The Over the Counter [OTC] Hearing Aid Act of 2017 (S 670) is expected to be passed today by the Senate Health, Education, Labor & Pensions (HELP) Committee as part of the larger Medical Device User Fee Amendments (MDUFA) package which pertains to how medical device companies will pay fees to the US Food and Drug Administration (FDA) when registering their devices with the Agency.

Introduced in March by Senators Elizabeth Warren (D-Mass) and Chuck Grassley (R-Iowa), OTC Hearing Aid Act is bipartisan legislation designed to make hearing aids for those with mild-to-moderate hearing loss available over the counter. A companion bill (HR 1652) led by Representatives Joe Kennedy III (D-Mass) and Marsha Blackburn (R-Tenn) has also been introduced in the House. The bill largely mirrors legislation (S9) introduced by Senators Warren and Grassley in late 2016, and would require the FDA to propose a rule that would establish an OTC hearing aid category for adults with “perceived” mild-to-moderate hearing loss within 3 years of passage of the legislation, and finalize a rule within 180 days after the close of the comment period.

The proposed legislation would also require the FDA to write regulations ensuring that this new category of OTC hearing aids meets standards for safety, consumer labeling, and manufacturing protections, providing consumers the safe option of an FDA-regulated device at lower cost. The Act would also supersede other state laws restricting OTC device distribution, and provide for a study of the devices relative to consumer satisfaction after 3 years.

One of the most controversial aspects of the bill has been the language pertaining to OTC devices being used for “mild-to-moderate” hearing losses—or conceivably a hearing loss up to 70 dB, which many believe would not avail itself to a “do-it-yourself” healthcare approach. The American Speech Language Hearing Association (ASHA), Hearing Industries Association (HIA), and other organizations have maintained that self-directed treatment and OTC hearing aids should be recommended only for people with mild hearing loss, for whom the risks of failed intervention are outweighed by the potential benefits.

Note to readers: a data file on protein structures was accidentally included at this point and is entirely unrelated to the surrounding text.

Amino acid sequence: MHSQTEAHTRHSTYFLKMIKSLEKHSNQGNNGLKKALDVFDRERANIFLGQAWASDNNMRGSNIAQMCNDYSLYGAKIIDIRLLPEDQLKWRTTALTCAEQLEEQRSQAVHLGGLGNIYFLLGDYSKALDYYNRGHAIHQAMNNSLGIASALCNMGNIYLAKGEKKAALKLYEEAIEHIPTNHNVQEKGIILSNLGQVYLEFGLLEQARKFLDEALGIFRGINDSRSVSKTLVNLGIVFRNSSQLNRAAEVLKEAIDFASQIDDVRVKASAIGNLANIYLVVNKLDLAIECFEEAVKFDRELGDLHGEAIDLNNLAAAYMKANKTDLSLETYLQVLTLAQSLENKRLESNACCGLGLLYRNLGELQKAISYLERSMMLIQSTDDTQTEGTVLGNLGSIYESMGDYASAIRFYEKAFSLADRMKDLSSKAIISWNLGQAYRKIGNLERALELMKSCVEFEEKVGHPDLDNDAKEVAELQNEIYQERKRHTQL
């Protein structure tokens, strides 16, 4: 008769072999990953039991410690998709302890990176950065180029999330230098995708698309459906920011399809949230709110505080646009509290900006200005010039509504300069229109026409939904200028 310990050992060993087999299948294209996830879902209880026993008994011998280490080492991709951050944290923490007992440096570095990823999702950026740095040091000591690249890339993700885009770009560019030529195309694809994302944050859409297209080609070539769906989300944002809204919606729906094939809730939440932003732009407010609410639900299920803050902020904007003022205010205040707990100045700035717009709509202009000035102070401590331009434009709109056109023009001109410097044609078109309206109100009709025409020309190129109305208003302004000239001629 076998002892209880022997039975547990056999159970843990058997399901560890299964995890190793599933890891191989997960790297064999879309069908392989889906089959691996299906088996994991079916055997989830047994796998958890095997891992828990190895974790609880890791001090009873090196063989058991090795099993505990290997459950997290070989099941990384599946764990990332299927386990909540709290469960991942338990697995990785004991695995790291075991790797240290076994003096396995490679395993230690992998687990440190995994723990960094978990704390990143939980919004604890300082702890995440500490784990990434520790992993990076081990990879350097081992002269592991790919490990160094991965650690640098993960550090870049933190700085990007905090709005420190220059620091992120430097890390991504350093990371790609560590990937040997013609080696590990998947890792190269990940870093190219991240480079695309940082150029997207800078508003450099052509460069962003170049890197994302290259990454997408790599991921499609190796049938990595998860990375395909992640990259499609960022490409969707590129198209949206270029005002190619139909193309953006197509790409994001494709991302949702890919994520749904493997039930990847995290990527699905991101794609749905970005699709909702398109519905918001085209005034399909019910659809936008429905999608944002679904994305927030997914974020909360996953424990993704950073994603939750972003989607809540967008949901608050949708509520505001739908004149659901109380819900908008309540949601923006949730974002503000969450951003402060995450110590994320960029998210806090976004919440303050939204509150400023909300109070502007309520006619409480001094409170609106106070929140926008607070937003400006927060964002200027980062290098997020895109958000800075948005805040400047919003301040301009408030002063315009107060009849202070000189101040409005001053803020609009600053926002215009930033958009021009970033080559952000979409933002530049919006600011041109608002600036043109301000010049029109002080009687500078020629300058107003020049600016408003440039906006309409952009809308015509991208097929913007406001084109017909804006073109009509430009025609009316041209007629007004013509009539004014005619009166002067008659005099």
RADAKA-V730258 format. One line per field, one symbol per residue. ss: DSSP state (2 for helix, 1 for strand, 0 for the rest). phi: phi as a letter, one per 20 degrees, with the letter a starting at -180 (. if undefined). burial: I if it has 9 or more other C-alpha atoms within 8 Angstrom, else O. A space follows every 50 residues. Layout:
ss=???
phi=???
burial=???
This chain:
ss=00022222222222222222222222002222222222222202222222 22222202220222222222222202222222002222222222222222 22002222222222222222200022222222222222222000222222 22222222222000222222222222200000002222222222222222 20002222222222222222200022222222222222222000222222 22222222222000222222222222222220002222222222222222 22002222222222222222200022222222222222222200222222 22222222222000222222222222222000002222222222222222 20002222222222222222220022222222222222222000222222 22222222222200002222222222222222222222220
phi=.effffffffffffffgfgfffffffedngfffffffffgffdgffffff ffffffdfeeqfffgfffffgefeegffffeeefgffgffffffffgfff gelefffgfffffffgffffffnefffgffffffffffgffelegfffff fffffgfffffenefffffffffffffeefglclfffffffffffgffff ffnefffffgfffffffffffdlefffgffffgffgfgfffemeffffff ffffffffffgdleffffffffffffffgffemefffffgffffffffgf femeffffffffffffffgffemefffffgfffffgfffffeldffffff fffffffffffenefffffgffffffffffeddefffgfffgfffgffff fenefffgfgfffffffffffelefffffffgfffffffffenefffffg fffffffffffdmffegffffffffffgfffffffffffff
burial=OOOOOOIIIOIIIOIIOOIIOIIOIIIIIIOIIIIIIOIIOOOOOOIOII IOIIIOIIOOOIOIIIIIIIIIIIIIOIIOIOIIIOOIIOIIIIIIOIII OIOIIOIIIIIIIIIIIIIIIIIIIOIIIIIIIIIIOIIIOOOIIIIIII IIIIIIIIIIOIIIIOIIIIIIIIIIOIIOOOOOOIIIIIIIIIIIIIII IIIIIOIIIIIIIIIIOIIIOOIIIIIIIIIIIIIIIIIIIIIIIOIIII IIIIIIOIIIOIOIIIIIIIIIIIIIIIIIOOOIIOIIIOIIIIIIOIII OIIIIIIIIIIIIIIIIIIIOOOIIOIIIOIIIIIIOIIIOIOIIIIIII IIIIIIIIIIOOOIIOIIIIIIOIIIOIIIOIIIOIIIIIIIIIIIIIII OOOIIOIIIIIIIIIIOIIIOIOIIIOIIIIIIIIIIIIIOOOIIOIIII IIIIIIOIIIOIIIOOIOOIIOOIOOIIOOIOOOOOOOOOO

“Hearing loss is a medical issue that requires patient care and service from a hearing professional to ensure the best outcomes,” noted HIA Chairman Brandon Sawalich of Starkey Hearing Technologies. “HIA and the other hearing health organizations that have expressed concern about the OTC hearing aid bill will continue to work with members of Congress to ensure that patient safety is the top priority.”

Although the bill is expected to pass through the committee today, it’s still possible the bill could encounter resistance and/or be modified to restrict the devices from covering more severe ranges of hearing loss.